Originally Posted by ehaze
thanks for the input on FreeNas.
any input on a ~10 core xeon and micro itx board combo?
Just make sure you read the recommended hardware and probably ask over on the freenas forums if you're considering this route - they're pretty knowledgeable over there.
My gut would say that's overkill but equally this is overclock.net not 'makeitjustgoodenough.net' so if you've got the money to burn have at it!
What I would do though is set up a freenas box using whatever hardware you have and see what the limit to your streams are and judge from that how much extra grunt you may need then size your hardware accordingly. For example sharing over SMB (i.e. for windows) is largely a single threaded activity so max cpu speed is more useful over core quantity.
I built my freenas box around one of the intel atom 8-core processors because it's on 24/7. With hindsight I would have built it around a Xeon but it's perfectly adequate so no justification to mess with it.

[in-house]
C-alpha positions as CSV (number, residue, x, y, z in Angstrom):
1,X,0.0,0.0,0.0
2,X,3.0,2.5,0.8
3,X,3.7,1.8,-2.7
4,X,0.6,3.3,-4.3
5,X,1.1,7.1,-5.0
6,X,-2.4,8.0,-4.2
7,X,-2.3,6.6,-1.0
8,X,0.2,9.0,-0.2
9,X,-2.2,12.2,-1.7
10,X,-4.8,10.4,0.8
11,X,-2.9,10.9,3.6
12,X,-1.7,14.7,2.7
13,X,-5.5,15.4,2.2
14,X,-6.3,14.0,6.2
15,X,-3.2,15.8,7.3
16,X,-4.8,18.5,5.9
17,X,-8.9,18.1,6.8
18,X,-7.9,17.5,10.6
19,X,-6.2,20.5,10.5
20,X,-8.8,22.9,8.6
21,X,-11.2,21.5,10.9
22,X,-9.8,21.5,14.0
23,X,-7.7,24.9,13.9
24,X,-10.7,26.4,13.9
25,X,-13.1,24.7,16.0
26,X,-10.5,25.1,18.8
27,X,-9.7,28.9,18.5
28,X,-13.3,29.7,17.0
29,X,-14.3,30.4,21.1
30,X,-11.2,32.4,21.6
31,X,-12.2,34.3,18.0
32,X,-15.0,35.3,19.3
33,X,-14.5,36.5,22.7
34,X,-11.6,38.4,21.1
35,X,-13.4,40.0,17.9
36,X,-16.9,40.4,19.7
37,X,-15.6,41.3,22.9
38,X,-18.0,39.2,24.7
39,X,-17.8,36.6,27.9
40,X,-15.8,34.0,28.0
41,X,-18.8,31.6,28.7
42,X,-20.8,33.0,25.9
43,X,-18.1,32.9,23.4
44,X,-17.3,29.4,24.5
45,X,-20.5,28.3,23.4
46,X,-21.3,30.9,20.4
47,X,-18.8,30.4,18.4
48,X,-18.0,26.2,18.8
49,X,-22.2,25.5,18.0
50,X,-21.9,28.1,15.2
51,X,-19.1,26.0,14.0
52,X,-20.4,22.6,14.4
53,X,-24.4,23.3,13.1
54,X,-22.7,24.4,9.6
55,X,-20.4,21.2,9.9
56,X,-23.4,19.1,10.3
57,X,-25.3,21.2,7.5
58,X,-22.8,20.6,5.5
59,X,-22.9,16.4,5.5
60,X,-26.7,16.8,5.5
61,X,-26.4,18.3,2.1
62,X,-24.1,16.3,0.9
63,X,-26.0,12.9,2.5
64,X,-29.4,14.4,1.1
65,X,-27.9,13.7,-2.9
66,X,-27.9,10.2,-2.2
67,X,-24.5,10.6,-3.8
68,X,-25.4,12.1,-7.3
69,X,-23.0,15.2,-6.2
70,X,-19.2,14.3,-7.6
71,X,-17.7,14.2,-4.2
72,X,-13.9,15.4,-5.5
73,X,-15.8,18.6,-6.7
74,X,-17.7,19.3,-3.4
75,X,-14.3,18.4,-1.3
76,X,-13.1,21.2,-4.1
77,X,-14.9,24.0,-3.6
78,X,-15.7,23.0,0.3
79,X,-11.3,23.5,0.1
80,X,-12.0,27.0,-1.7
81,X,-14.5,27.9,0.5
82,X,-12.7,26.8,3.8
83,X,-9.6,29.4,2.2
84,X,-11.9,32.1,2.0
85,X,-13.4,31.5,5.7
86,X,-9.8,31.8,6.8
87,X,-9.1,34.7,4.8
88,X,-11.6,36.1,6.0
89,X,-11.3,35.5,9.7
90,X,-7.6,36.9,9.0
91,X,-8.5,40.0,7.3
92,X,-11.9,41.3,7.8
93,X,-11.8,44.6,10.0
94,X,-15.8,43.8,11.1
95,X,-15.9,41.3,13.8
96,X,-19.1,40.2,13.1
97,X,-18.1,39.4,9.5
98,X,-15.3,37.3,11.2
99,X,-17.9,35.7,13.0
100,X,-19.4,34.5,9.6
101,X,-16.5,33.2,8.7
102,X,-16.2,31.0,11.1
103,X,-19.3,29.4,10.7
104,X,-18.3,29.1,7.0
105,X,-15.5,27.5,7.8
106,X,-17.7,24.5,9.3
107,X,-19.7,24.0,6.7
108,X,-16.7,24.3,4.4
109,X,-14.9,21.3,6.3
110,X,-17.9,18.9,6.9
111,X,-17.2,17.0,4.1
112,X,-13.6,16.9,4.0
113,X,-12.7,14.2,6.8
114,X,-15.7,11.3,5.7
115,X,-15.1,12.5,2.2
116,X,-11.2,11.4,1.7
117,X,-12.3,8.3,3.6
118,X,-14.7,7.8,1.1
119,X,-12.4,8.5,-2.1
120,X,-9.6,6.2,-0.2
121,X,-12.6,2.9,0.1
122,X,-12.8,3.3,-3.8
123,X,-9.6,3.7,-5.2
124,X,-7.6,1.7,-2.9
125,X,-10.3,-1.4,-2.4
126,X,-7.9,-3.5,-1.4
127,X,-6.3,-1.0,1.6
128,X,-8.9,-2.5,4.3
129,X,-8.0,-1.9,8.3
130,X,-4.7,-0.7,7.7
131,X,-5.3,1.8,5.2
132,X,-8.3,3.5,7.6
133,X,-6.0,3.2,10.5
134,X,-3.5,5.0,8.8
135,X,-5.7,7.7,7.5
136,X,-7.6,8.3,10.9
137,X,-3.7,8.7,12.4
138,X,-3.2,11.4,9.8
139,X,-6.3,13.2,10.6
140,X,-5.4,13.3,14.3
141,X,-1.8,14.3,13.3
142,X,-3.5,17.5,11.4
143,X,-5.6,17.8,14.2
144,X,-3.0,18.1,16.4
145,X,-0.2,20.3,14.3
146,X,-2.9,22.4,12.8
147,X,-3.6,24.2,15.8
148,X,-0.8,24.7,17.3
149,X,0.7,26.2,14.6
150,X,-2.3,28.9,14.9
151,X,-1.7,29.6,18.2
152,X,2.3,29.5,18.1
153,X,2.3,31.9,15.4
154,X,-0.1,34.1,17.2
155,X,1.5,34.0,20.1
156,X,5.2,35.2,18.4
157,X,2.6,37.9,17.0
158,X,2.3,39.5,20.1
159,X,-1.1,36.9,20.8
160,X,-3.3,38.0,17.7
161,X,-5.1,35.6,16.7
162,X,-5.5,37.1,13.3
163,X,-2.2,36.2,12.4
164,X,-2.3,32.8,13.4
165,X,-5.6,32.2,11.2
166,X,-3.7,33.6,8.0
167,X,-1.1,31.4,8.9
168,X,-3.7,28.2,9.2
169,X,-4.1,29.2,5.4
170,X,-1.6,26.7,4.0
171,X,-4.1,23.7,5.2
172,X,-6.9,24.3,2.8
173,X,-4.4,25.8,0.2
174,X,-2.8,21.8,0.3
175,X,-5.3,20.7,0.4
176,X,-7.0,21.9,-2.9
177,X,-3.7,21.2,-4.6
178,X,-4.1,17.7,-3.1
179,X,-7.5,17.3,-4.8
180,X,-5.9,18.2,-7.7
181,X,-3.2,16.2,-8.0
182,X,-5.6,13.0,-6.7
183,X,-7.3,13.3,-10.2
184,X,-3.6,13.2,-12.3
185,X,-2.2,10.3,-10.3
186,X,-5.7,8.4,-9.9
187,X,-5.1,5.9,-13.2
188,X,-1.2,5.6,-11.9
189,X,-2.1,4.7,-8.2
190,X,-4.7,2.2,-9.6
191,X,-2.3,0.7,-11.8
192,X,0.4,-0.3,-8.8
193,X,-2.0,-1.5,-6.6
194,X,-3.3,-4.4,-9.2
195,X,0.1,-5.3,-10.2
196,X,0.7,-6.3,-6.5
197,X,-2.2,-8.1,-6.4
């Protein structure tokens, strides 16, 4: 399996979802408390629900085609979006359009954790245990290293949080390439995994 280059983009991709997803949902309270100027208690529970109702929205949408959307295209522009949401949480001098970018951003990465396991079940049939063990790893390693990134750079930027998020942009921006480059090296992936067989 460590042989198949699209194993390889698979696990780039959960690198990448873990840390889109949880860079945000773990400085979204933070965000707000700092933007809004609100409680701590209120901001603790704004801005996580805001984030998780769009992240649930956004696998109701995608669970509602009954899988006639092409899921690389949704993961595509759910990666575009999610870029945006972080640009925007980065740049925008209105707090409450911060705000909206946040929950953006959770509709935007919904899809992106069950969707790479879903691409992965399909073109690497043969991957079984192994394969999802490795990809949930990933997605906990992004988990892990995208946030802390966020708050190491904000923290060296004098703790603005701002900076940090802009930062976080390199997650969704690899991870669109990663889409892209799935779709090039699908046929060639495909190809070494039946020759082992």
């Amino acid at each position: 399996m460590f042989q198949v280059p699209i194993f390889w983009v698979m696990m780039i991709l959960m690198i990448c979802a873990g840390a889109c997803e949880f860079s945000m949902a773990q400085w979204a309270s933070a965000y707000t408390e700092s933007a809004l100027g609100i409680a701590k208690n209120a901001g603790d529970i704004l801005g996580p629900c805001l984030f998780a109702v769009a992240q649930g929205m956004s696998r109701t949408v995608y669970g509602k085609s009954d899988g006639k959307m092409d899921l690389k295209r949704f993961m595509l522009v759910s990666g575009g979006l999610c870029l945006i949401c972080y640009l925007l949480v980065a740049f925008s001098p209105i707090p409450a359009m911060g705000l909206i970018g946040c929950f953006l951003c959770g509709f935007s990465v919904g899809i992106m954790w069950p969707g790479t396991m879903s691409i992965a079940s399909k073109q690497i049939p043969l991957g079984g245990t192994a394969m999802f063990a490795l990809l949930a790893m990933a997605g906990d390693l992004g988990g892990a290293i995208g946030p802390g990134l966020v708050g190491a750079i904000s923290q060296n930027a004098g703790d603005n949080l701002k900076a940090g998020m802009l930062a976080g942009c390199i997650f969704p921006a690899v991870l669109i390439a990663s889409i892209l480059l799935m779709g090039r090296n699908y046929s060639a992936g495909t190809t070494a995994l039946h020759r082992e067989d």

If you do go down the freenas route bare in mind that if you value your data then you really (and I mean really) should have a large amount of EEC RAM as well as a UPS. It's one of the benefits and major drawbacks to the zfs file system. Basically it's incredibly fault tolerant of data errors because it crc's the data and about a million other things so it caches a lot of the data in RAM before writing it out (hence the large quantity). If an error creeps in here then the corrupted data gets written and crc'd and stored so once this has happened as far as ZFS is concerned it's right hence why you want ECC RAM to catch these events. The final 'feature' is everything to do with the file system is done when it's online, including repairs, checks etc. This means if it gets into a corrupted state such as a power down before it was able to write the cache to the disk then you can lose all your data because it can't be brought online to repair itself and there are no offline zfs tools hence have a battery backup able to let freenas shut down safely in the event of a power cut. The reason for this is zfs was developed by sun microsystems for server farms where you don't want downtime if you need to repair disks or do other admin tasks.
So, yes, it's great and you can literally do anything you could possibly want a server to do but if you need to asses if it's right for you. I wouldn't hesitate recommending it anyone but only if they were prepared to build or buy a proper box otherwise there are better solutions as other posters have mentioned.